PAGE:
The modern media market is saturated with video. Videos on websites, video ads before the websites even load, commercials on television, at gas station pumps and in the backs of cabs. Videos on corporate retreats, in job training sessions, anywhere and everywhere. And, of course there’s YouTube. YouTube is not only the largest collection of video on the internet – YouTube is the second most popular search engine (my italics) on the internet. Bigger than Yahoo, bigger than Bing!, bigger than everything except almighty Google. That should tell you two things:
1) Video is becoming the most important communication medium in the 21st century.
2) The average online customer has watched thousands and thousands of videos in their lifetime.
So business people who want to get their message out online or on television face a real challenge. How do you get the attention of a consumer base immune to the novelty factor in video? And how do you keep their attention when they have literally a million other options just a mouse click away?
The only way to distinguish yourself in a crowded market is to be excellent. And the only way to keep people from changing the channel, or clicking the mouse, or simply ignoring you, is to look great delivering that quality content.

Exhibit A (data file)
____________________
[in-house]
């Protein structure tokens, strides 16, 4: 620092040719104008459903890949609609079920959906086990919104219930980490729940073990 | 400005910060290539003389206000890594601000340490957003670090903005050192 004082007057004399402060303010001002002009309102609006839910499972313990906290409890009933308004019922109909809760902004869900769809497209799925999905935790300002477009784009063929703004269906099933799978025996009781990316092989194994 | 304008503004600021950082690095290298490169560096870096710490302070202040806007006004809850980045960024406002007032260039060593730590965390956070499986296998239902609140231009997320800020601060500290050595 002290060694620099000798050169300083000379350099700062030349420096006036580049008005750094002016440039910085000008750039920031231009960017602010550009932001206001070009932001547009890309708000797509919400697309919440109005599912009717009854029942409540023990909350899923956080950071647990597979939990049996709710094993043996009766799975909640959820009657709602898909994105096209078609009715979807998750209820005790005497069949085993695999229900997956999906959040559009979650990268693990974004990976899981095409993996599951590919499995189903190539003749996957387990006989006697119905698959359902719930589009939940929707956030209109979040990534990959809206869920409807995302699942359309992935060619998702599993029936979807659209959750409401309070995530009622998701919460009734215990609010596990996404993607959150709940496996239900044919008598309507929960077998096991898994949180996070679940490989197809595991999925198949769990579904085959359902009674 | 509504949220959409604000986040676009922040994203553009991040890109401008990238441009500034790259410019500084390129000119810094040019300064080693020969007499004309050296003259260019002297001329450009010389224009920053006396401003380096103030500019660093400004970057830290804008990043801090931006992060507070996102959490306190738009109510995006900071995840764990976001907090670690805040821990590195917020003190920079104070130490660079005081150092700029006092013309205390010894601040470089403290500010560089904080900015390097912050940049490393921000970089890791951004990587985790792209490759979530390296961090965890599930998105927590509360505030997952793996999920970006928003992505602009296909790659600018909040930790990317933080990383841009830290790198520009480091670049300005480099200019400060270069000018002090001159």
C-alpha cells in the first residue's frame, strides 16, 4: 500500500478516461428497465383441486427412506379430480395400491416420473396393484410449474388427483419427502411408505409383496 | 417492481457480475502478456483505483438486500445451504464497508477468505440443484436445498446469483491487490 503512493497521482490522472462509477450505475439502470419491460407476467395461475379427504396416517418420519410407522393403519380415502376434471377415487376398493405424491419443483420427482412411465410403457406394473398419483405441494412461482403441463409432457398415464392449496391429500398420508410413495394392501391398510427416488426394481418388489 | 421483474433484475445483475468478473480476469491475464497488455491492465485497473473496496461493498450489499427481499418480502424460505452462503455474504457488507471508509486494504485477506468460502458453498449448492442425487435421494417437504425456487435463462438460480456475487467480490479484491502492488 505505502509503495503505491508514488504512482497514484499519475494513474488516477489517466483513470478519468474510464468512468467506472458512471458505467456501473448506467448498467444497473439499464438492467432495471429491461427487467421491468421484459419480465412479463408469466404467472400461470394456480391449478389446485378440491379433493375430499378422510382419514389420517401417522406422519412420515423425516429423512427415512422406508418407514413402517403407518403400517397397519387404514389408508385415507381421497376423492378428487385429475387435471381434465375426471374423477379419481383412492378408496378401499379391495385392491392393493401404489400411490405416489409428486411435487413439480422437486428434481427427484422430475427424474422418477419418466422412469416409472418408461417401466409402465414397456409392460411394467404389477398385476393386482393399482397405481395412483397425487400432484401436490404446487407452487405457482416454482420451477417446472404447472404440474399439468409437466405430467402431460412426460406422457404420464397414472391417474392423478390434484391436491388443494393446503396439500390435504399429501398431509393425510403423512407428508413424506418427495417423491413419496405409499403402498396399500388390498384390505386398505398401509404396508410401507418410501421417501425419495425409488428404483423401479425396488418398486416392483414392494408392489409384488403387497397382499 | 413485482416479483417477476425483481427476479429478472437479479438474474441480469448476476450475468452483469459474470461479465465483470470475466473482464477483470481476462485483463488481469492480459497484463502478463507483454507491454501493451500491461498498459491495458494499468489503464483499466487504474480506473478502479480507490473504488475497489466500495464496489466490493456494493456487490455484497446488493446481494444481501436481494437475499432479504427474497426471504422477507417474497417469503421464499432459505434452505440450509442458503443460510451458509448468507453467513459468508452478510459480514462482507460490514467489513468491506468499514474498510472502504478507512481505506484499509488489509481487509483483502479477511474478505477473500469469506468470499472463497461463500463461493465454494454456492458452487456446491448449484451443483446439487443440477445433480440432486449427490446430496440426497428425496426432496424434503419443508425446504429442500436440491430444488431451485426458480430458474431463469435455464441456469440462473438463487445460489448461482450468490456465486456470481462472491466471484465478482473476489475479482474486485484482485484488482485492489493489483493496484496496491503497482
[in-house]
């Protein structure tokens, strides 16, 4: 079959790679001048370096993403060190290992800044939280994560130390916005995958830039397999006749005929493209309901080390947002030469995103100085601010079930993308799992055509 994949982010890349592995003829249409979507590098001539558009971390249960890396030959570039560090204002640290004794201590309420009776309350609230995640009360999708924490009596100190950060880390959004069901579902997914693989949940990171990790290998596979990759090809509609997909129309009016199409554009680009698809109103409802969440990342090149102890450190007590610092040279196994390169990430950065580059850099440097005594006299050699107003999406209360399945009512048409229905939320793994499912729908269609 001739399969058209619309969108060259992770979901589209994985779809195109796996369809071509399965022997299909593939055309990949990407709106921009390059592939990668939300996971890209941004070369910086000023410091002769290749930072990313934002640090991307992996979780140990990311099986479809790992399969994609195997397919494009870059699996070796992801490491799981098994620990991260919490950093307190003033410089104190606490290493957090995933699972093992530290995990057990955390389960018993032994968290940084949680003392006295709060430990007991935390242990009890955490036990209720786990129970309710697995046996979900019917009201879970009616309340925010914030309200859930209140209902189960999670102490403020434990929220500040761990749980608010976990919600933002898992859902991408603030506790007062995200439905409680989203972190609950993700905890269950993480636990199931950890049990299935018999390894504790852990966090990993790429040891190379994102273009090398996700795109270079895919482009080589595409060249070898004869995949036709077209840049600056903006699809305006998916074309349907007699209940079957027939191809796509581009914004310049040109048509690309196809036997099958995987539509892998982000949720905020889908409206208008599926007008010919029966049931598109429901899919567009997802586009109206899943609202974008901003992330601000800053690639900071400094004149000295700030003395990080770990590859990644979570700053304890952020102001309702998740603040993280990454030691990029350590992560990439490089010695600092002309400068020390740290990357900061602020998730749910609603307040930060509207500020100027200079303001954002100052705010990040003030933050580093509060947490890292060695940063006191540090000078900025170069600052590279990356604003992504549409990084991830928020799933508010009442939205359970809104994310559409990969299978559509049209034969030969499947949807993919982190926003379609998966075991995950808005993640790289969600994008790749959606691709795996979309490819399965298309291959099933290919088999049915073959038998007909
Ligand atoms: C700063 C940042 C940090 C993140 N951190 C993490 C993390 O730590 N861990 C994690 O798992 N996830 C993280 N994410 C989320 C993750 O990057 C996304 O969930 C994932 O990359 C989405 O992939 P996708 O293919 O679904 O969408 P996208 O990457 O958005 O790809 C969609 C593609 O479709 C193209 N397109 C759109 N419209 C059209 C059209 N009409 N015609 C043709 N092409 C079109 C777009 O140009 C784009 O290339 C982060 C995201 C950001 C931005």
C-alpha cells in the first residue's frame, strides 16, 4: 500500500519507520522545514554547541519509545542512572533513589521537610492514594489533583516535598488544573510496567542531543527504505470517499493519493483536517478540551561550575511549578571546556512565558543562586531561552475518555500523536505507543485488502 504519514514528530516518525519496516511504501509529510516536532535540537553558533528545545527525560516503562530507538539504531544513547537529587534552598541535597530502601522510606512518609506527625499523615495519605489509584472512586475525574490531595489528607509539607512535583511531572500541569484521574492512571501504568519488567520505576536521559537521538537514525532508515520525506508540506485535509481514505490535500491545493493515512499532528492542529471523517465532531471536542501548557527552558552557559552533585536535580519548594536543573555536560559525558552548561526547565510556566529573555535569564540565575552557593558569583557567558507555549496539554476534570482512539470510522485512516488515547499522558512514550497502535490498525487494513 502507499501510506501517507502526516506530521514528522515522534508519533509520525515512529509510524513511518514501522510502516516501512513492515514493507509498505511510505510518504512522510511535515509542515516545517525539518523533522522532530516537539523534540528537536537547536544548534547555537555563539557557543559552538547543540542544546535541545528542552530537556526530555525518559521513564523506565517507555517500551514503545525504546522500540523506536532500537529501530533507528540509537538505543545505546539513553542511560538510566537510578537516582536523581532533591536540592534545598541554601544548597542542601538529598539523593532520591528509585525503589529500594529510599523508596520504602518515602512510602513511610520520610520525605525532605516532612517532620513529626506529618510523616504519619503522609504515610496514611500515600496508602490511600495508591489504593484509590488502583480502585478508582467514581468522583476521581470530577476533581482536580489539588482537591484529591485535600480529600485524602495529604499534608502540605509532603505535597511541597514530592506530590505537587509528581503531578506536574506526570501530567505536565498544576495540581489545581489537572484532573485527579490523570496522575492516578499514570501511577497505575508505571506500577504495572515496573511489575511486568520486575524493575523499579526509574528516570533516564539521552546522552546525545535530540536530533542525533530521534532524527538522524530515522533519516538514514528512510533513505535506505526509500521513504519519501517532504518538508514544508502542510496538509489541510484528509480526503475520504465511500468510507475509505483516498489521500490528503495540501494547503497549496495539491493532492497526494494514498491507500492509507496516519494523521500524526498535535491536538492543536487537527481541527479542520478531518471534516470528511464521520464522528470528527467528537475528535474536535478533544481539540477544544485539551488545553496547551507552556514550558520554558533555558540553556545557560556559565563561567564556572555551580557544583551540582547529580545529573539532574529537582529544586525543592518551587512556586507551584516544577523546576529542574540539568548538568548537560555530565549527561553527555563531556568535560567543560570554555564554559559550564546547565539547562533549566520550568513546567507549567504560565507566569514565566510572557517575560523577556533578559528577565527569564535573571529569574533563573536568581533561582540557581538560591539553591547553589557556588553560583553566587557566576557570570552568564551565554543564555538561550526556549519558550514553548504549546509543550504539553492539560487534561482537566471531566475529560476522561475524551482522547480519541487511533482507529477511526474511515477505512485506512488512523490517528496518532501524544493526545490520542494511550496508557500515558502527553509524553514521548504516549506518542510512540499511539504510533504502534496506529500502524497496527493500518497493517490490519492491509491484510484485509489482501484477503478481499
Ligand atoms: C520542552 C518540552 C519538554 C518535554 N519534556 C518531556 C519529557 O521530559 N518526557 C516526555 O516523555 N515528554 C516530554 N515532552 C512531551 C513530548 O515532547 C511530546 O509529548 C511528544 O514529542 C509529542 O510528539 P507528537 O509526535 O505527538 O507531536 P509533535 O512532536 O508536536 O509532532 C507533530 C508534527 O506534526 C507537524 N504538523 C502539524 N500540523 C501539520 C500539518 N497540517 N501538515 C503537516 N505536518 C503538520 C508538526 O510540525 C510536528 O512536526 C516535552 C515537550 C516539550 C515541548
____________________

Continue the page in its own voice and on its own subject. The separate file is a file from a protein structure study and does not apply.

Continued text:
There are two main factors that come into play when we talk about true quality video. The first is simple – the video has to look great. That means using the best HD cameras available. That means using lighting schemes intelligently and professionally, taking a lot of time to set up and frame each and every shot, and using advanced microphones and sound recording equipment to achieve a natural sound.
Because modern viewers have so much video, good and bad, they’ve all become experts and critics. They can spot low-quality video a mile away, and that’s the kiss of death when it comes to communication with them – they turn off to your message immediately.
The second factor is much more complex. How do you make the actual content of your video match the quality of the look and sound?
It’s hard to say. But one of the best things you can do is delegate that responsibility to creative people with experience. At Delegator we work with professional videographers and a creative writer (with a B.A. in Film) to come up with compelling concepts, and we write detailed scripts for our clients (or actors) to perform on camera.
With today’s media-savvy public, making a low-quality video is like trying to pass off a forgery to a room full of art critics. It’s not worth the trouble. If you’re thinking of making a video for your business (and you should be), don’t compromise or scrimp. Commit your resources to making the best video you possibly can.